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1. Get to know your charity
The first thing that you should do is to get to know your charity well.
1.1 Understand the charity’s purposes
You should know all about what makes it a charity and why it exists:
how it is trying to achieve them
who it helps – the beneficiaries
Clarity on these is essential to making a successful contribution to the charity as a trustee. They’re also at the heart of how the charity promotes itself and accounts to the public.
1.2 Read your charity’s governing document and understand the rules
You will find your charity’s purposes and the rules for how it must operate in its governing document. Make sure you know and understand yours, as it’s one of the most important bits of information you will need.
1.3 Meet your fellow trustees
Get to know them, because you are all collectively responsible and accountable for the overall management of the charity, including areas where you may not be directly involved. This relationship will be key to the charity’s success; even in times of challenge, encourage and respect each other and the time and effort you are all prepared to give.
1.4 Find out how it operates
Pay particular attention to the charity’s finances:
how much money does it have?
where is it held?
where does it come from and what plans are in place for spending it?
It is also important that you get to:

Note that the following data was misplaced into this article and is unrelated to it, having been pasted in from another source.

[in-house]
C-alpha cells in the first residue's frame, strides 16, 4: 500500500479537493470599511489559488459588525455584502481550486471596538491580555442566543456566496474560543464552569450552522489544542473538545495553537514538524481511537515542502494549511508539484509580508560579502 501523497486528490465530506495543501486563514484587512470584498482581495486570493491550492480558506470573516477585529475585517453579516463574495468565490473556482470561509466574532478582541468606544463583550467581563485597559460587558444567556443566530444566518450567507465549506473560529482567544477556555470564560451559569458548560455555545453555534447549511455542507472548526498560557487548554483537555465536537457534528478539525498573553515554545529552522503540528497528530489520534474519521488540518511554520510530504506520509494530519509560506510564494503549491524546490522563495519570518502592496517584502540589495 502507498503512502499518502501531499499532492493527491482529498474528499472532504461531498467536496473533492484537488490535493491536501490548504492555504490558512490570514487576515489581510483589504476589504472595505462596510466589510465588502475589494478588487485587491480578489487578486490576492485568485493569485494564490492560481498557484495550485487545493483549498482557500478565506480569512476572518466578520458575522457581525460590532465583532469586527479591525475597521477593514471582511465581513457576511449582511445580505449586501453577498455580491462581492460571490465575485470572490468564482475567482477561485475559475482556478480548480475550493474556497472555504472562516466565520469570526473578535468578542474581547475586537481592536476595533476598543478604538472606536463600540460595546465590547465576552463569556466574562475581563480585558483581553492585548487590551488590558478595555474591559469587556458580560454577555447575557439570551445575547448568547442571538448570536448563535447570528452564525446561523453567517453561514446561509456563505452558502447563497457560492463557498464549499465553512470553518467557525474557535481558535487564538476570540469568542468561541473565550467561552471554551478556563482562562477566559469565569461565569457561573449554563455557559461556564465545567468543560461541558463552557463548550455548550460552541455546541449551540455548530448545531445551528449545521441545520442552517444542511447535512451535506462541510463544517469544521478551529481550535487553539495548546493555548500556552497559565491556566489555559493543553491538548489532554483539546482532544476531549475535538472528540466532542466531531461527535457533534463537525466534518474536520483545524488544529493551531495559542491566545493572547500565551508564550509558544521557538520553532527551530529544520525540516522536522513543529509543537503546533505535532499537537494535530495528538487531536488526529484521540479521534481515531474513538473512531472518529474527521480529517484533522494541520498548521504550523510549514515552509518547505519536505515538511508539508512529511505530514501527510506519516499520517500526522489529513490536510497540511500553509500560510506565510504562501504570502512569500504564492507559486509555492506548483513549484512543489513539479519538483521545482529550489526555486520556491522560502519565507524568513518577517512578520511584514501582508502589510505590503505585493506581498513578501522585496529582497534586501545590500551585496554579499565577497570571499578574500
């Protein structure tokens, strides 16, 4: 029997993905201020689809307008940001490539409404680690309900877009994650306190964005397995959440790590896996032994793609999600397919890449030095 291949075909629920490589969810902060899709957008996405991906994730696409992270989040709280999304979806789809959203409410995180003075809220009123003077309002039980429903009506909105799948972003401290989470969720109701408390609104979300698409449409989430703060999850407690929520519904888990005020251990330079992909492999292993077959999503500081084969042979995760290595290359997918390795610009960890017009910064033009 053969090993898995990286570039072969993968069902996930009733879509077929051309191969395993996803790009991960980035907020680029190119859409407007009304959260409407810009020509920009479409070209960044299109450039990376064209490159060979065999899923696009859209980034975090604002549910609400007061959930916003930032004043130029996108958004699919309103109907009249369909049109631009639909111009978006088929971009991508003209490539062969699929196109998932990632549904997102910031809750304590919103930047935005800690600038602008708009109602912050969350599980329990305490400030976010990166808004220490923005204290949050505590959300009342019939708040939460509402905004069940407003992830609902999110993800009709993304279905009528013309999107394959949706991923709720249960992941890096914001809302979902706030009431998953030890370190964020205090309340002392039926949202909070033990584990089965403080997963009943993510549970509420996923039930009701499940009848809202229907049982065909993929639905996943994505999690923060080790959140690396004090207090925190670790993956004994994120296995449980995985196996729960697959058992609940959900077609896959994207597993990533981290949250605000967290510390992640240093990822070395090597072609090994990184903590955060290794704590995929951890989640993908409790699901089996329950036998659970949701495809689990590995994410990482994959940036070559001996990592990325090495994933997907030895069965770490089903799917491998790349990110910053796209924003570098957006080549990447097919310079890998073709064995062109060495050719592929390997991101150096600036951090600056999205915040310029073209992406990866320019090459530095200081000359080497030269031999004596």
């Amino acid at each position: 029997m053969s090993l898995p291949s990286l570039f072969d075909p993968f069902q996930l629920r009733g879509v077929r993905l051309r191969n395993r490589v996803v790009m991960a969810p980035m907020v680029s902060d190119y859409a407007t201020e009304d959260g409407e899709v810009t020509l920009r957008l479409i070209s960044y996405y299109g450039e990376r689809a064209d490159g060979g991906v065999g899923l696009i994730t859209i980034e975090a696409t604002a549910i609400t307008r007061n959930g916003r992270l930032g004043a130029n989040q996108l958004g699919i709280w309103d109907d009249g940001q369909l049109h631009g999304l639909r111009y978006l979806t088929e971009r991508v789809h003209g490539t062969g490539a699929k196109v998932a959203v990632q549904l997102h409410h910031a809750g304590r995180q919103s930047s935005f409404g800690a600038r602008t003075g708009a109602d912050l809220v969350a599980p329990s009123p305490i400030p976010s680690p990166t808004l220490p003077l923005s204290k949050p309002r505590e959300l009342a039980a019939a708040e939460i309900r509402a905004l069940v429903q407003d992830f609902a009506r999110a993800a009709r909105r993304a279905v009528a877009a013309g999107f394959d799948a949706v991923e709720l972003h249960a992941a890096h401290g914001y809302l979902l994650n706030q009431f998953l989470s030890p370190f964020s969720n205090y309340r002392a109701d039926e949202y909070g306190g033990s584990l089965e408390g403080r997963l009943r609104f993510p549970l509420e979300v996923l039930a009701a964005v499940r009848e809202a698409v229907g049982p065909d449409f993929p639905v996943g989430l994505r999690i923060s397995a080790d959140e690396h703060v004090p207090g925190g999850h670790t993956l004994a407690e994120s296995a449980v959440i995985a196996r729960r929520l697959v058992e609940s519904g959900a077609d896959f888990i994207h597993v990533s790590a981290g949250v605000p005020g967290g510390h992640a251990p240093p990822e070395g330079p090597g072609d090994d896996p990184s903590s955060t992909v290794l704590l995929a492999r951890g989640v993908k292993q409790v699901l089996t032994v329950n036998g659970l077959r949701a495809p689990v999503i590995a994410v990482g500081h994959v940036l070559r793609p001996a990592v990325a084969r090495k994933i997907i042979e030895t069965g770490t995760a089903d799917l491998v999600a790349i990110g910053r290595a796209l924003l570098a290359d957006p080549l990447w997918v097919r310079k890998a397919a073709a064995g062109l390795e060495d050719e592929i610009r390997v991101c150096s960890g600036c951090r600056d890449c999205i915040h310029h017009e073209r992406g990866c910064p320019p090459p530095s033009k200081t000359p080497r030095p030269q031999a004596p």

know what savings, property or investments it holds
know what commitments, contracts or debts it may have
visit premises and talk to beneficiaries, volunteers and staff
ask for copies of any strategies, plans and policies
Make sure you are well informed about any key policies on areas such as risk, safeguarding and fundraising. Safeguarding is a priority for all charities, not just those working with groups traditionally considered at risk. As a new trustee you should take the time to read your safeguarding duties.
2. Expect to do these things soon
2.1 Attend trustee meetings
Meetings will be a necessary and consistent call on your time as a trustee. It’s important to prepare for them and use them to contribute your views and ideas. Use these occasions to make sure that the charity is on track, and expect to be able to monitor its performance against plans and any key risks.
Be prepared to ask questions, particularly on things you are unclear about to increase your knowledge.
Find out more about trustee meetings.